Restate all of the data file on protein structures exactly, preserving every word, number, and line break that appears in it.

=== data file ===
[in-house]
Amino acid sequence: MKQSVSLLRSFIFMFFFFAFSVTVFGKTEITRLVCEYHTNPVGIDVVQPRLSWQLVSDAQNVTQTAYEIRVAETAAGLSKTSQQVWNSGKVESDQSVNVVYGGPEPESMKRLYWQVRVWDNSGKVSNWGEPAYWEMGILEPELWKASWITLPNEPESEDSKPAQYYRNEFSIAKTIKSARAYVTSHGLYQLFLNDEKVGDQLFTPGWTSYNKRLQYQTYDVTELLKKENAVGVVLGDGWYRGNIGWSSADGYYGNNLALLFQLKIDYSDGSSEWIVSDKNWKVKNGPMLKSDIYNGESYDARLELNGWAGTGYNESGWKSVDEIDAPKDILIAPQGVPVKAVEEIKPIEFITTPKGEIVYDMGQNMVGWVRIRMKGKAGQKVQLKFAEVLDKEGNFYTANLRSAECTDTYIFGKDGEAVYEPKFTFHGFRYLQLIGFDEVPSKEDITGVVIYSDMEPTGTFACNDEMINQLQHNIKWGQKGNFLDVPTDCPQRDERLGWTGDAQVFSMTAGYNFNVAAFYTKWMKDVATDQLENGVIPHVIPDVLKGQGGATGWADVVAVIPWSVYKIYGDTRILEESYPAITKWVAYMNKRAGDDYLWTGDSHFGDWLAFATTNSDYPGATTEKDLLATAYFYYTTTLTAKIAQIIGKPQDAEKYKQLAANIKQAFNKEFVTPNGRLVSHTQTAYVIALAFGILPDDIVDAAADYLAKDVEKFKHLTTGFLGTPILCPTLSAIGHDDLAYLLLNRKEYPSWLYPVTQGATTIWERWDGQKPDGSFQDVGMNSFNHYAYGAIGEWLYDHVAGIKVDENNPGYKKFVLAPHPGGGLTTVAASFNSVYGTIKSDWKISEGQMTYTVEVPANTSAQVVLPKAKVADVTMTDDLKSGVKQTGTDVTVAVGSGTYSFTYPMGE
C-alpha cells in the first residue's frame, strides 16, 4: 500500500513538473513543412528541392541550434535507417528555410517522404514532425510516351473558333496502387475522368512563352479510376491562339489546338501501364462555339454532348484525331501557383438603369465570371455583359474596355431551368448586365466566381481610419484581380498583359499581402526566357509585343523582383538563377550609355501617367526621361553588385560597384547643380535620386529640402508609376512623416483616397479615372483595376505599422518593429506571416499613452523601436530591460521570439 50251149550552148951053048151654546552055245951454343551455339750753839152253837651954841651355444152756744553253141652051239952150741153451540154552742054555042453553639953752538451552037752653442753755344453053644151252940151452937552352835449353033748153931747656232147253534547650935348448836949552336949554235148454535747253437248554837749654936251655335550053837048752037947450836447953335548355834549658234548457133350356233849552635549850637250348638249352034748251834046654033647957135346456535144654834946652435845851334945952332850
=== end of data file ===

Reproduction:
[in-house]
Amino acid sequence: MKQSVSLLRSFIFMFFFFAFSVTVFGKTEITRLVCEYHTNPVGIDVVQPRLSWQLVSDAQNVTQTAYEIRVAETAAGLSKTSQQVWNSGKVESDQSVNVVYGGPEPESMKRLYWQVRVWDNSGKVSNWGEPAYWEMGILEPELWKASWITLPNEPESEDSKPAQYYRNEFSIAKTIKSARAYVTSHGLYQLFLNDEKVGDQLFTPGWTSYNKRLQYQTYDVTELLKKENAVGVVLGDGWYRGNIGWSSADGYYGNNLALLFQLKIDYSDGSSEWIVSDKNWKVKNGPMLKSDIYNGESYDARLELNGWAGTGYNESGWKSVDEIDAPKDILIAPQGVPVKAVEEIKPIEFITTPKGEIVYDMGQNMVGWVRIRMKGKAGQKVQLKFAEVLDKEGNFYTANLRSAECTDTYIFGKDGEAVYEPKFTFHGFRYLQLIGFDEVPSKEDITGVVIYSDMEPTGTFACNDEMINQLQHNIKWGQKGNFLDVPTDCPQRDERLGWTGDAQVFSMTAGYNFNVAAFYTKWMKDVATDQLENGVIPHVIPDVLKGQGGATGWADVVAVIPWSVYKIYGDTRILEESYPAITKWVAYMNKRAGDDYLWTGDSHFGDWLAFATTNSDYPGATTEKDLLATAYFYYTTTLTAKIAQIIGKPQDAEKYKQLAANIKQAFNKEFVTPNGRLVSHTQTAYVIALAFGILPDDIVDAAADYLAKDVEKFKHLTTGFLGTPILCPTLSAIGHDDLAYLLLNRKEYPSWLYPVTQGATTIWERWDGQKPDGSFQDVGMNSFNHYAYGAIGEWLYDHVAGIKVDENNPGYKKFVLAPHPGGGLTTVAASFNSVYGTIKSDWKISEGQMTYTVEVPANTSAQVVLPKAKVADVTMTDDLKSGVKQTGTDVTVAVGSGTYSFTYPMGE
C-alpha cells in the first residue's frame, strides 16, 4: 500500500513538473513543412528541392541550434535507417528555410517522404514532425510516351473558333496502387475522368512563352479510376491562339489546338501501364462555339454532348484525331501557383438603369465570371455583359474596355431551368448586365466566381481610419484581380498583359499581402526566357509585343523582383538563377550609355501617367526621361553588385560597384547643380535620386529640402508609376512623416483616397479615372483595376505599422518593429506571416499613452523601436530591460521570439 50251149550552148951053048151654546552055245951454343551455339750753839152253837651954841651355444152756744553253141652051239952150741153451540154552742054555042453553639953752538451552037752653442753755344453053644151252940151452937552352835449353033748153931747656232147253534547650935348448836949552336949554235148454535747253437248554837749654936251655335550053837048752037947450836447953335548355834549658234548457133350356233849552635549850637250348638249352034748251834046654033647957135346456535144654834946652435845851334945952332850